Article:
Photo by Nanna Mayer
230 — that is the number of Olympians representing Team USA in the 2014 Sochi Winter Games. Only the best and brawniest athletes make it that far right? No way a self proclaimed “scrawny kid with ADHD” from Denton,Texas could make it that far right? Wrong.
Meet Jordan Malone, US short track speedskater. Malone’s accomplishments have included: 2 short track world championship titles, 14 inline world championship titles, and a Bronze medal in the 2010 Vancouver Winter Games. Off of the rink Malone has faced his fair share of adversity both with injuries and learning disabilities like ADHD and Dyslexia.
Malone took time out of his busy Olympic training schedule to talk exclusively with 303 about his story and the upcoming 2014 Sochi Winter Games.
303 Magazine: How did you begin inline skating?
Jordan Malone: I was about 5 years old and my daycare — Hidden Oaks took me. My mom bought me a cheap pair of skates thinking, “Yeah we will see how long this lasts.”
I was in a lot of other sports, and not to talk down on any of the popular sports out there, but just about anybody that picks up a bat and works hard can be good at baseball. Not one single person first puts on a pair of skates and does anything but fall on their ass. Me being a little bulldog determined kid really wanted to figure it out. I bit into the hardest thing I could get my teeth into.
What specific challenges does having ADHD present with your sport?
I am a little scrawny dude. You know I am 5’6” about 140lbs, and I sort of stumbled upon this sport that would allow a kid like that to thrive. Skating seems to be one of the only things that allows me to block out the rest of the world. Even when I am just sitting down doing paperwork, I have to have a set of headphones in or I simply cannot focus. When I skate nothing else bothers me.
The reason I love this sport is because it is a perfect mixture of skill and athletic ability. The strongest guy in the world would not be the fastest speed skater, and at the same time the most skilled person in the world would not be the fastest speed skater. It is a mixture of both
How did your mom played a role in your success?
I basically grew up just mother and son — I have not seen my father since about the age of 2. My mom always made sure I had positive male role models in my life, whether it be my uncles or a famous speed skater I looked up to.
She picked a job where she could work and support my skating career. She was there for every practice and every competition. I cannot even fathom where I would be if I had a different mother in my life.
What led you to make the decision to switch to short track speed skating? [asphalt to ice]
In 2001 I was the overall Junior World Champion. I was coming off of a really big high, and then 2002 was by far the worst year of my career. I broke my leg (twisted it all the way around) in February, and then broke my face in June — which required 16 screws and 4 titanium plates.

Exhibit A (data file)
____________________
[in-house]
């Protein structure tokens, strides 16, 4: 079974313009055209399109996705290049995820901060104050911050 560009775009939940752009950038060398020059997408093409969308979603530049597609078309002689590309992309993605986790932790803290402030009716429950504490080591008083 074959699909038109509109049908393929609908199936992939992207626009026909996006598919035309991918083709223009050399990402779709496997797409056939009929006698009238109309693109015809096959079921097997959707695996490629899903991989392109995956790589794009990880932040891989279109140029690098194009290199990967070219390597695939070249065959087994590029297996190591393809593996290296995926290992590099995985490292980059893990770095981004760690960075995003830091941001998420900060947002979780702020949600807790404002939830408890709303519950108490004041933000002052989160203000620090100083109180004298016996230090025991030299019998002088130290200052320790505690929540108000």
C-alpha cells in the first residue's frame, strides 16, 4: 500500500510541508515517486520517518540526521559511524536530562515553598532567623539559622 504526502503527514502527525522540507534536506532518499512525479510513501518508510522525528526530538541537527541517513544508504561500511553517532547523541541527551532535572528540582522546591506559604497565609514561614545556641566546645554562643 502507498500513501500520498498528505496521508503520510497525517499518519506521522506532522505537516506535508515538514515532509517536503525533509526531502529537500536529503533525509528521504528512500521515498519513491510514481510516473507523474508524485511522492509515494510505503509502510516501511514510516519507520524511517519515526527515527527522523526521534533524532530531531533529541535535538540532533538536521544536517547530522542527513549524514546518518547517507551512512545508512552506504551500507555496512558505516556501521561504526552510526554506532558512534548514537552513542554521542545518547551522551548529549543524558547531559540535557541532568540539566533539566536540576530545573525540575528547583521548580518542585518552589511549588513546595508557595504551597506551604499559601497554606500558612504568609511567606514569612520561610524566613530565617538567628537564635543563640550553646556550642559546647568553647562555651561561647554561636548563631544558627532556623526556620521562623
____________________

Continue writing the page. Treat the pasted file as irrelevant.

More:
At that point I thought I was going to quit, but that lasted about 5 minutes. In winter 2002 I had seen Apolo Anton Ohno do his thing in the Salt Lake games and I was like, “That is awesome. I want to do that.”
What was your first Olympic experience like in Vancouver? Obviously competition wise it was successful, but what were the emotions and atmosphere like?
There is nothing like it. It is hard to put into words. Nothing compares to walking out into the Opening Ceremonies — the roar of the crowd and you are surrounded by USA flags. Even though I got a medal, that was the defining moment for me in the last Olympics. I think that in your first Olympics you get caught up in the “shine” of everything, so as a returning Olympian hopefully I will be able to focus a little bit more.
What made you decide to keep competing after Vancouver for the Sochi Olympics?
I had to think about it. Four years is a long time, and you really have to focus on things one day at a time. I competed in the Vancouver Olympics with a torn ACL, so once that was over I focused on going to school and healing up. You never know how you are going to feel in 2 years, which is how I am going to approach my decision to compete after Sochi. Regardless of results I need to take a few years off, and then see how I feel.
Anything that I have not accomplished yet, I simply have not wanted it bad enough
How do you think the Sochi Olympics will be different than the 2010 Vancouver ones?
The competition is better than ever — the times are phenominally faster. But at the same time I am better as well. Most of all I just have to use my experience on the ice, because they are going to be fast. Once you step out onto the ice there is nothing you can change — you either did the work or you didn’t. Worrying and being nervous will do nothing but adversely affect you.
What advice would you give young competitors with dreams of going to the Olympics? Especially perhaps kids with special hurdles like your challenges with ADHD.
I was at a low point with injuries and such about a year ago and I was ready to quit. I took a step back and realized that every single thing I have given up on has haunted me.
My favorite quote that I have been using for the last couple of years has been: “Anything that I have not accomplished yet I simply have not wanted it bad enough.”
If I can do it anybody can do it. I am by far not a naturally talented athlete, I just really want it.
You can watch Jordan compete on Feb. 13th for the 5k relay semi, Feb. 18th for 500m qualifiers and Feb. 21st for 500m & 5k relay final. Click here for a list of speed skating events and start times. And if you’d like to donate to support Jordan you can check out his GoFundMe at Gofundme.com/jordanmalone2014